As the Drug Enforcement Administration (DEA) holds listening sessions this week for its proposed rule that rolls back Covid-19 flexibilities for the virtual prescribing of controlled substances, four mental health companies issued a letter Monday to the DEA laying out their recommendations.
The four companies are Talkiatry, Array Behavioral Care, Iris Telehealth and Quartet Health (which recently acquired innovaTel Telepsychiatry). They offer virtual psychiatry services, and while normally competitors, decided to band together to help patients maintain access to virtual prescribing of controlled substances, as well as to ensure their safety.
The DEA’s Covid-19 telemedicine flexibilities have allowed physicians to virtually prescribe controlled substances without an in-person visit. That is set to expire in November after the agency gave a six-month extension. Back in March, the DEA issued a proposed rule that would allow qualified providers to prescribe Schedule II and Schedule III-V medications via telehealth only after an in-person visit or after the patient was referred by a DEA-registered provider that had at least one in-person medical evaluation. Companies have been up at arms about this, especially tech-enabled companies that benefitted from the relaxed prescribing rules as did patients. The agency received 38,000 comments about the proposed rule.
“Under the proposed rules for telemedicine issued on March 1, 2023, many Americans who rely on telemedicine services will lose access to mental health, substance use disorder, and other healthcare services,” the companies said in the letter, which was shared with MedCity News.
The four companies urged that the DEA issue a new special registration process in addition to its previous proposal that would expand access to the virtual prescribing of controlled substances. This special registration process would allow qualified providers to virtually prescribe Schedule IIN non-narcotic, III, IV and V medications (which generally have less potential for abuse) without an in-person visit or referral. If a provider has a DEA registration, they would only need one special registration to prescribe controlled substances via telemedicine across the U.S.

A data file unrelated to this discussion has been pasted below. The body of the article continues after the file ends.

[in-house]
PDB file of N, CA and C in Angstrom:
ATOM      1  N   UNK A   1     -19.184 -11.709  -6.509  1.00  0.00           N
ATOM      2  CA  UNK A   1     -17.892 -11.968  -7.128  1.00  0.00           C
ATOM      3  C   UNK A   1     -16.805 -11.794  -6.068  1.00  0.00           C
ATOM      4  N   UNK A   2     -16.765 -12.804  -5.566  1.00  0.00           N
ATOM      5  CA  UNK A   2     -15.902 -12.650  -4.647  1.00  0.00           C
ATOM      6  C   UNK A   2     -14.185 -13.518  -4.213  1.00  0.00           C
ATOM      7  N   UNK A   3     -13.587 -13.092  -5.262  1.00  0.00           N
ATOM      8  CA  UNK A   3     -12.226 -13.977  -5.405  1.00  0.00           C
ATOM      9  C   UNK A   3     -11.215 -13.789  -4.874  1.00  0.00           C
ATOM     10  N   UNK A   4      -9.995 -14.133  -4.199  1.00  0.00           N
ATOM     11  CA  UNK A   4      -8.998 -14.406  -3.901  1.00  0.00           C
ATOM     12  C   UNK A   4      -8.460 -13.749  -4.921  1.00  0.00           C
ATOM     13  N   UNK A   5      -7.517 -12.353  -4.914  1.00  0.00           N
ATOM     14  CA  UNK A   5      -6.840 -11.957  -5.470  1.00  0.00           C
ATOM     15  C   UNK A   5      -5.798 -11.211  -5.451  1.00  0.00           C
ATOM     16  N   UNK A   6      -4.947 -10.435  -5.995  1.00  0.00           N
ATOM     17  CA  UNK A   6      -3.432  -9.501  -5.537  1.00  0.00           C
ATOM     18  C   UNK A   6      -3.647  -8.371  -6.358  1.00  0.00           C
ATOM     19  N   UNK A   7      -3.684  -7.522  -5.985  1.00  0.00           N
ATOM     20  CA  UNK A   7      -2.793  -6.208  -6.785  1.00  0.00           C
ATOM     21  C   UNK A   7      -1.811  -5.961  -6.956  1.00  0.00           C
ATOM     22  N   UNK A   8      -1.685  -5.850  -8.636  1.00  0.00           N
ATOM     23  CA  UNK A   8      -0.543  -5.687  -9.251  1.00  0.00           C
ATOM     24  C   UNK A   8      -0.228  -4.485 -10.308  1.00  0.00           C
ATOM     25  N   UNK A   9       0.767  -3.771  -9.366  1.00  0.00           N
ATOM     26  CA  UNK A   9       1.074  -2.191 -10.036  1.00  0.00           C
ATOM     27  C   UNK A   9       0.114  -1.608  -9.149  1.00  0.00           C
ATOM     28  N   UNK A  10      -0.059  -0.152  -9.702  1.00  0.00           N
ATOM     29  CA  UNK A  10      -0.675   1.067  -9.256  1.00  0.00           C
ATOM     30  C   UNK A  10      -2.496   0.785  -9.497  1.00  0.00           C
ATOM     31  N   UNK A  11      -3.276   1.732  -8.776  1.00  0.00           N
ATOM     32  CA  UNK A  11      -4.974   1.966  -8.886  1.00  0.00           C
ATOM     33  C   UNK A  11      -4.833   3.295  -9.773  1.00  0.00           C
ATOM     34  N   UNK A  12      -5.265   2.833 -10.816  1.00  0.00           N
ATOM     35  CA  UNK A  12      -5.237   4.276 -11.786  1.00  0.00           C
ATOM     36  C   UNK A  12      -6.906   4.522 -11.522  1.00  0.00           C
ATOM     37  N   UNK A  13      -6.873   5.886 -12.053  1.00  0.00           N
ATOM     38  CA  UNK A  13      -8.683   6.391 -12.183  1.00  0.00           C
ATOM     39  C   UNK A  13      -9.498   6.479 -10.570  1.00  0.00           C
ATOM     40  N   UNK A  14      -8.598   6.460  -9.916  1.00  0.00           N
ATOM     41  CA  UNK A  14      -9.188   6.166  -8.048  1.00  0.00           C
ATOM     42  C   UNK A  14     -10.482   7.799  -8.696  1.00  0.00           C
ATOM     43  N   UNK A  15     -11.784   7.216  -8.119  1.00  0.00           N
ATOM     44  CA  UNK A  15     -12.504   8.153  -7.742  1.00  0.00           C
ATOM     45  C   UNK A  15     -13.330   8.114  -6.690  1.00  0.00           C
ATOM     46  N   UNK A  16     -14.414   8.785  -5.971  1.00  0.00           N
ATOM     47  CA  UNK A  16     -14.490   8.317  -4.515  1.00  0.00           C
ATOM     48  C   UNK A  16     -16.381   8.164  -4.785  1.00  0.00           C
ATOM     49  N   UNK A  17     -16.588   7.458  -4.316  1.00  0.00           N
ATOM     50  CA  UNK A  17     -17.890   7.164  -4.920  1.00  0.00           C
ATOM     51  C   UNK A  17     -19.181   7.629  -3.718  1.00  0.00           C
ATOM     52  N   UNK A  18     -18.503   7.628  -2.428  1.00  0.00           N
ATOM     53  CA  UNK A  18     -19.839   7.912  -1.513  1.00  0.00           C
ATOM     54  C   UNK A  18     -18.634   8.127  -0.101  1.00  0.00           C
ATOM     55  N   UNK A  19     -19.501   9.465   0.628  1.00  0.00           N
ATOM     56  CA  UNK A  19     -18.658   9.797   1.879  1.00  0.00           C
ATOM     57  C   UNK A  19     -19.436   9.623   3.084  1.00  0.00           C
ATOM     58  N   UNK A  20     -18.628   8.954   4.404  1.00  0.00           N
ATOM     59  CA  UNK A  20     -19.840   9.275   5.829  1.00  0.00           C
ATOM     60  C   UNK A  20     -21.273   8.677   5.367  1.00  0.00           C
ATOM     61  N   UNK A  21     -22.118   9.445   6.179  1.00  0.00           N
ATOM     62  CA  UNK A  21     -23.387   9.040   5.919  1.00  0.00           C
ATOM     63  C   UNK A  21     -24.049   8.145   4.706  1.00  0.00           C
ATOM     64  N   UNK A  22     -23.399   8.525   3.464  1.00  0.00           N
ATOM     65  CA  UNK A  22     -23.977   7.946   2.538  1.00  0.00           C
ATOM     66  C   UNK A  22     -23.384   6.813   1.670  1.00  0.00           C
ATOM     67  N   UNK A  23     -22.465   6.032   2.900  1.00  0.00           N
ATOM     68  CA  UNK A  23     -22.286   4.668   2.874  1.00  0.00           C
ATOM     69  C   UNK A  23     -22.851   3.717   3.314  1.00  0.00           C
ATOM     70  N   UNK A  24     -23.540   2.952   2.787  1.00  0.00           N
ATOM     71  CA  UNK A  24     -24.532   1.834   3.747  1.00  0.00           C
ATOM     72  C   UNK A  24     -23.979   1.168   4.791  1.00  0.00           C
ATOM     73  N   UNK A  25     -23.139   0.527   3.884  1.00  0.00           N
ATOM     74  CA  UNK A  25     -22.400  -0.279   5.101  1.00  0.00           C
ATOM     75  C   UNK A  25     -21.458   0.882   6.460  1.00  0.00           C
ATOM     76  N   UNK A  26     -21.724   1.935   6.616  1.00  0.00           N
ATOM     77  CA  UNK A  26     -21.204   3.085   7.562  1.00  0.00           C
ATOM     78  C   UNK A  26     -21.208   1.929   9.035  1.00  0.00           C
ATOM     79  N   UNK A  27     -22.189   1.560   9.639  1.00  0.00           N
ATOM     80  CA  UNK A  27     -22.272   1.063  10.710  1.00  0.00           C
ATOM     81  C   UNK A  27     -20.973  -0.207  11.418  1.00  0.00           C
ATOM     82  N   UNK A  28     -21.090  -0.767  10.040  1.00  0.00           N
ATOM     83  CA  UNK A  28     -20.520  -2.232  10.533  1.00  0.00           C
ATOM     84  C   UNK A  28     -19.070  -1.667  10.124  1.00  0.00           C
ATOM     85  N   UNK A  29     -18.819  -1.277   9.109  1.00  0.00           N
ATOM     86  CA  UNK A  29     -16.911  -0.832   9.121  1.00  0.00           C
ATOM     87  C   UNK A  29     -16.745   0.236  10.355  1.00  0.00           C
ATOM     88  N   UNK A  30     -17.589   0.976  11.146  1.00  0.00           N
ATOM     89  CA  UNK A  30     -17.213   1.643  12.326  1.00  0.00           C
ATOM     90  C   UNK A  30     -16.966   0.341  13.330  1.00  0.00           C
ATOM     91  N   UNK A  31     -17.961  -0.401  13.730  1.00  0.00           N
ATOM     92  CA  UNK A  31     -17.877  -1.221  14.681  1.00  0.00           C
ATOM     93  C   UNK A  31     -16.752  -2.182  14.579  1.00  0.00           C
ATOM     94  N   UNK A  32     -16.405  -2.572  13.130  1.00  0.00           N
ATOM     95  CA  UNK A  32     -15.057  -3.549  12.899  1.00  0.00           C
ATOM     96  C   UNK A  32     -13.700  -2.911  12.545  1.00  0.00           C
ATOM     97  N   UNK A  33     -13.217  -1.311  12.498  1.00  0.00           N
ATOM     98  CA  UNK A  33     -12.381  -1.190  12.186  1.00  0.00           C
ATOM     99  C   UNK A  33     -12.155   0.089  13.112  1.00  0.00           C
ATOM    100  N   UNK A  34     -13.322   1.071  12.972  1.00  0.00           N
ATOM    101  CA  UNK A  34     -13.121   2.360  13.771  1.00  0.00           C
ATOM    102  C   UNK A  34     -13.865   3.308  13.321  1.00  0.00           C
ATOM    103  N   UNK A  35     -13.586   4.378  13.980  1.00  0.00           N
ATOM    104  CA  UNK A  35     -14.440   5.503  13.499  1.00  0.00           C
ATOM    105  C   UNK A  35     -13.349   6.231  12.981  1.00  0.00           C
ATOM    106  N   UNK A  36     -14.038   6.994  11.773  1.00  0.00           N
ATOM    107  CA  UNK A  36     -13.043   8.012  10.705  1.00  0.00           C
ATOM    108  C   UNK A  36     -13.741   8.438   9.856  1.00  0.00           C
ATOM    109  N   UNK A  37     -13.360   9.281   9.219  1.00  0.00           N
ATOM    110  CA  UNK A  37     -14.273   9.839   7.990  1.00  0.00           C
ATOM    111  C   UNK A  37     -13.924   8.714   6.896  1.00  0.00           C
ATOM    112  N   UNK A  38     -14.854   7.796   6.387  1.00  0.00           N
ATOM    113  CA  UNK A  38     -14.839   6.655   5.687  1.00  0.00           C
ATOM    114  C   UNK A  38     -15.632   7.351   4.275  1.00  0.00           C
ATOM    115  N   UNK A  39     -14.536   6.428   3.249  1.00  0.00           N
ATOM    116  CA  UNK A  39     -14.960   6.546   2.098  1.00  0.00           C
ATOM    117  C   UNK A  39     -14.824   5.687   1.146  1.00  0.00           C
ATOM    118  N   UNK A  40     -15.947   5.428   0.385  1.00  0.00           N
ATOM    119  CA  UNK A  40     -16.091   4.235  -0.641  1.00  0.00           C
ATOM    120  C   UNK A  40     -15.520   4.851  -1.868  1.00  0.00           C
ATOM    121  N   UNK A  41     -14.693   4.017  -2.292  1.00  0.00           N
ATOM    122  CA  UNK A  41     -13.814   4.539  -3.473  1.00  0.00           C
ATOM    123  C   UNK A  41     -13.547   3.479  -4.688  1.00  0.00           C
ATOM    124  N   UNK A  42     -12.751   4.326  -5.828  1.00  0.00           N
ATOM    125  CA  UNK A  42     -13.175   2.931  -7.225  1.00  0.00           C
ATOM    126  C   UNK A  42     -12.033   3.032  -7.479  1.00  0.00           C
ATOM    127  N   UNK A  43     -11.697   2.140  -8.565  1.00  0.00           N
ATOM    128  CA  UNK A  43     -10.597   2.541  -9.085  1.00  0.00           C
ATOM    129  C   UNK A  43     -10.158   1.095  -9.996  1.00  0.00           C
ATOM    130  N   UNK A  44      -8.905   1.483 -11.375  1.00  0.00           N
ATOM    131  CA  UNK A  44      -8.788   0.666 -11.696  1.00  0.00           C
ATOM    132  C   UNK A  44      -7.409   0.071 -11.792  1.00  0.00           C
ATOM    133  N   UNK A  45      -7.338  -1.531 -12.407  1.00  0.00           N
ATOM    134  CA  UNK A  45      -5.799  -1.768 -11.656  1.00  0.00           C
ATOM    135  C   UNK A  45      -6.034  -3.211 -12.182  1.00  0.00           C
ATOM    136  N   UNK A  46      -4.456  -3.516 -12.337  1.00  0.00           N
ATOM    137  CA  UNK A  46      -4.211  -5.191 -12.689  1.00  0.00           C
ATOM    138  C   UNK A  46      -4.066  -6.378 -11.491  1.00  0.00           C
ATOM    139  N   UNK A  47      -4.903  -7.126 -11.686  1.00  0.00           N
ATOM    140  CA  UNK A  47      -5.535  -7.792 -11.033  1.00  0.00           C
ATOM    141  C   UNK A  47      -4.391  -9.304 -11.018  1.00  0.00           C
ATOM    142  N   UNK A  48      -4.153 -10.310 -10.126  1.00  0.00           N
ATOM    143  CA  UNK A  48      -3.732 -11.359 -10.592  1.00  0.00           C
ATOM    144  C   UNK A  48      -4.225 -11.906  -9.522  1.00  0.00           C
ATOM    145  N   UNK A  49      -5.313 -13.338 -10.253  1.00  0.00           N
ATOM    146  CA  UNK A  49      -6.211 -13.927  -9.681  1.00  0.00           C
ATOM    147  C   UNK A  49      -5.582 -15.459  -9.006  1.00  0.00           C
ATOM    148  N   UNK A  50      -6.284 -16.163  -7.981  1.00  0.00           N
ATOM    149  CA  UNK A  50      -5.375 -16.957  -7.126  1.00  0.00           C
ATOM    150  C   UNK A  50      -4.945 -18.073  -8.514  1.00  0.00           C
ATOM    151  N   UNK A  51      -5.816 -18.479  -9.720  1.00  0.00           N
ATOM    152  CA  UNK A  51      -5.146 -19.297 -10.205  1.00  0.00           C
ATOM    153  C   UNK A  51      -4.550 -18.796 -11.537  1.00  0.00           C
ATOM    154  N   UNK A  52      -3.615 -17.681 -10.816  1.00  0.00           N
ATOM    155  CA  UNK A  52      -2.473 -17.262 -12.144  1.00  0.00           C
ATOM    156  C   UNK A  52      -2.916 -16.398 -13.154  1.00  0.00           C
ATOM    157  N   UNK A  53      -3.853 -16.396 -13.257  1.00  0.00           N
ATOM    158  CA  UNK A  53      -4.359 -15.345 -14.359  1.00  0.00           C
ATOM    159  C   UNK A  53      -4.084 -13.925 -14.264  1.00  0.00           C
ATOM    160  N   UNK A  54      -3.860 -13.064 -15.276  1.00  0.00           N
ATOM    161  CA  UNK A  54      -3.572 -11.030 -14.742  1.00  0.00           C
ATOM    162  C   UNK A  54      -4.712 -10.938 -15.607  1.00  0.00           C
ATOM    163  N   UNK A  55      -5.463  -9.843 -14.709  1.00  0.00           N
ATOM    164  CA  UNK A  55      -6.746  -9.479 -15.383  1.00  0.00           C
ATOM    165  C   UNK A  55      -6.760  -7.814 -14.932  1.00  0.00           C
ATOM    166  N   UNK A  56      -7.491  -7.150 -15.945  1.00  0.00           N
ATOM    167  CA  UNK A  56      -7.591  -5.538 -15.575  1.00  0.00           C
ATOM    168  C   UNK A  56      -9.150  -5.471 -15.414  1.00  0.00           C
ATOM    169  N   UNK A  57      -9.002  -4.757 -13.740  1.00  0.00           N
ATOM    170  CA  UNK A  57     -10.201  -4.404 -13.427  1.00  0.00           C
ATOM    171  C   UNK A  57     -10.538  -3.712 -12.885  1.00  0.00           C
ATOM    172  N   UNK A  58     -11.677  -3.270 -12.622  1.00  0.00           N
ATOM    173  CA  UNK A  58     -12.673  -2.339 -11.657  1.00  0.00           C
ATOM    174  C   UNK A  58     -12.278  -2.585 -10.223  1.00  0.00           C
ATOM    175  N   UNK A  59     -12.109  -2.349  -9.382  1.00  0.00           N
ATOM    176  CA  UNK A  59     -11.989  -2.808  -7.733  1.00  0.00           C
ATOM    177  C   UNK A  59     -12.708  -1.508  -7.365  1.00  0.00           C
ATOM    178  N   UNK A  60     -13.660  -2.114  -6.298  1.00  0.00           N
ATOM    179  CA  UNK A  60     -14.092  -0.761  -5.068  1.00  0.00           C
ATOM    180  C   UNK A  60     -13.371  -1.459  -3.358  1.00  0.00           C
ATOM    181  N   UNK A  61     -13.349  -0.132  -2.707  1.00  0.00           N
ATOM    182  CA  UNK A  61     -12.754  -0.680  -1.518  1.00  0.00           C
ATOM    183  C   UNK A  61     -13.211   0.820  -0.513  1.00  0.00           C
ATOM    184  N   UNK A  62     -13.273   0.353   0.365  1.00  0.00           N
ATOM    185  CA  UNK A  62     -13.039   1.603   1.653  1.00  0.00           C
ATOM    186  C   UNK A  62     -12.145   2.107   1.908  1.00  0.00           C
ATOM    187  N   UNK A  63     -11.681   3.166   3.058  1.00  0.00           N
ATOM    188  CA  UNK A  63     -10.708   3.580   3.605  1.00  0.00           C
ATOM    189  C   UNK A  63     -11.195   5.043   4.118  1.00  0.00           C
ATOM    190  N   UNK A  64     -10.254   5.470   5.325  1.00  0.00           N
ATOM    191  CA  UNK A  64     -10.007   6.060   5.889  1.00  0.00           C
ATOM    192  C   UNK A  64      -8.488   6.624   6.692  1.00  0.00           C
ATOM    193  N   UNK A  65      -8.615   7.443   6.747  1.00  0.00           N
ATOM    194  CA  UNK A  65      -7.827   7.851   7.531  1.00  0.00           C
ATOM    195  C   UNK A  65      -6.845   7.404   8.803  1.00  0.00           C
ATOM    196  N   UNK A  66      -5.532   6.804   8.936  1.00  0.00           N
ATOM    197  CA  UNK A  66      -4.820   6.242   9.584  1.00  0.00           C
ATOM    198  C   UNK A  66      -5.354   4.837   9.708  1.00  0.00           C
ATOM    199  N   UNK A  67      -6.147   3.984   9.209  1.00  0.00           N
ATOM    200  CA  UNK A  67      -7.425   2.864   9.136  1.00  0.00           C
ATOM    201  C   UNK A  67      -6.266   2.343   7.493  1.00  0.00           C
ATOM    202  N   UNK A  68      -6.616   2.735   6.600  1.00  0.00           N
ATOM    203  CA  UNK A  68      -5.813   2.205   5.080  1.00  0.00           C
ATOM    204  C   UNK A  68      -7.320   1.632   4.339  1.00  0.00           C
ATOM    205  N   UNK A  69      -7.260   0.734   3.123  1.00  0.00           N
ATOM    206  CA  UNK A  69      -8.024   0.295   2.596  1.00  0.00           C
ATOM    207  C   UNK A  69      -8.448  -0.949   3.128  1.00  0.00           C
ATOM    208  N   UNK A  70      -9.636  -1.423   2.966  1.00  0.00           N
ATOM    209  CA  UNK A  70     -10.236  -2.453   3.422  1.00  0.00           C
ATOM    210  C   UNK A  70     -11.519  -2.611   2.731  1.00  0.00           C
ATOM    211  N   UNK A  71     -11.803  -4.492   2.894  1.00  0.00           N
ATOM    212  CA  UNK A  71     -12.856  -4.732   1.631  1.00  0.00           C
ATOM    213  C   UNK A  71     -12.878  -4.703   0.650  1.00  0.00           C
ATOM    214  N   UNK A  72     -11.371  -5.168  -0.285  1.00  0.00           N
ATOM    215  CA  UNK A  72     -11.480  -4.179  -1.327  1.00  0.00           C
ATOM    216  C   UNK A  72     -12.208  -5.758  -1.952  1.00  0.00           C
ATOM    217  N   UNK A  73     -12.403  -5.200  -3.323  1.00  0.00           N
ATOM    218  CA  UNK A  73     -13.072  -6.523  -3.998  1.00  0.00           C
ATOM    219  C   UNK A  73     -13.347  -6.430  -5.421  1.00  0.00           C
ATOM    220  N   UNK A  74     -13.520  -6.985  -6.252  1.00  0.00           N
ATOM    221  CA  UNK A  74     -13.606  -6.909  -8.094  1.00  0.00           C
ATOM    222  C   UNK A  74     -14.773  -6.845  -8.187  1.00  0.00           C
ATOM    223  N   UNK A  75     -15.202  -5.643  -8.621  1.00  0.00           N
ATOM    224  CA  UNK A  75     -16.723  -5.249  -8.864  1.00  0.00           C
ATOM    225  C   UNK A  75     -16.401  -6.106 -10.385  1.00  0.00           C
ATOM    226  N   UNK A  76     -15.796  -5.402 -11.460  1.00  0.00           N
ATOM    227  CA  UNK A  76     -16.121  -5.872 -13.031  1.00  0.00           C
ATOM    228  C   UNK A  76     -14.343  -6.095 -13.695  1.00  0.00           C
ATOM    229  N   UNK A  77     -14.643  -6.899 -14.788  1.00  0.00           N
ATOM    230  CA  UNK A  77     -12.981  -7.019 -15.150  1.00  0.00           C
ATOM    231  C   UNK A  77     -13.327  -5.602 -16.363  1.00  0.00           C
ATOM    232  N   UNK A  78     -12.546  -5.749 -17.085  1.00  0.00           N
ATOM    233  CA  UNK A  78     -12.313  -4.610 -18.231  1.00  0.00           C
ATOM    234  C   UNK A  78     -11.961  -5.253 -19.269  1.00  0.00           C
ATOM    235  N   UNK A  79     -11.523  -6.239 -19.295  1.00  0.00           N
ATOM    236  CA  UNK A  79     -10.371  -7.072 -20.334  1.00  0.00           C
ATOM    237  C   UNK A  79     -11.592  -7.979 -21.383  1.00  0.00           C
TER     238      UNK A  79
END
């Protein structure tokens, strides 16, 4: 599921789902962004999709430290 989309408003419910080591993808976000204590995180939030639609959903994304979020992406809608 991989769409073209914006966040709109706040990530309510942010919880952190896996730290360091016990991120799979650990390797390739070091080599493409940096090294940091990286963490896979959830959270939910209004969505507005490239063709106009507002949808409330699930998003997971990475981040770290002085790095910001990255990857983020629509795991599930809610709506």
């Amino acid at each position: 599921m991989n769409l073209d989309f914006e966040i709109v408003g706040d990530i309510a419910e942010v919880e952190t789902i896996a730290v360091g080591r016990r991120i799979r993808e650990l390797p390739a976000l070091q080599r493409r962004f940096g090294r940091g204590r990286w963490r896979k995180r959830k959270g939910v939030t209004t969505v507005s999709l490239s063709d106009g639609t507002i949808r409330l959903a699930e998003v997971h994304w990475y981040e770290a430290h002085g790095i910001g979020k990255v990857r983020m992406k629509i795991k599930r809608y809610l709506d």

The companies also proposed several guardrails to ensure patient safety with the special registration process. For example, providers must evaluate the patient every 90 days in order to prescribe controlled substances virtually, and Schedule IIN non-narcotics must be used for mental health reasons. The proposal also calls for data reporting from the provider and limits on Rx volume (with exemptions for hospitals and nonprofit organizations, as well as prescriptions for buprenorphine, which is used to treat opioid use disorder).
The DEA has said it would enact a special registration process since 2009 but has yet to do so. Geoffrey Boyce, founder of Array Behavioral Care, said he thinks the DEA will be open to the companies’ proposal, especially given that it extended the Covid-19 flexibilities after getting 38,000 comments on its proposed rule.
“I think the fact that they did not rush their proposed regulations into final form and actually said, ‘No, we’re going to pause and take these 38,000 comments that we got seriously’ … gives me hope that there is going to be receptivity,” Boyce said in an interview.
If a special registration process isn’t implemented, patients have the most to lose, said Robert Krayn, co-founder and CEO of Talkiatry.
“Sixty percent of counties in the U.S. don’t have a psychiatrist at all,” he said in an interview. “Even more than that don’t have a child or adolescent psychiatrist. The referral process is asking them to go and get an in-person visit by a primary care physician when it’s up to the standard of care for a psychiatrist. Many of them are going to have to leave work, they’re going to have to drive 45 minutes to see someone. It’s just adding to the stigma and the overall expenses that patients have to bear.”
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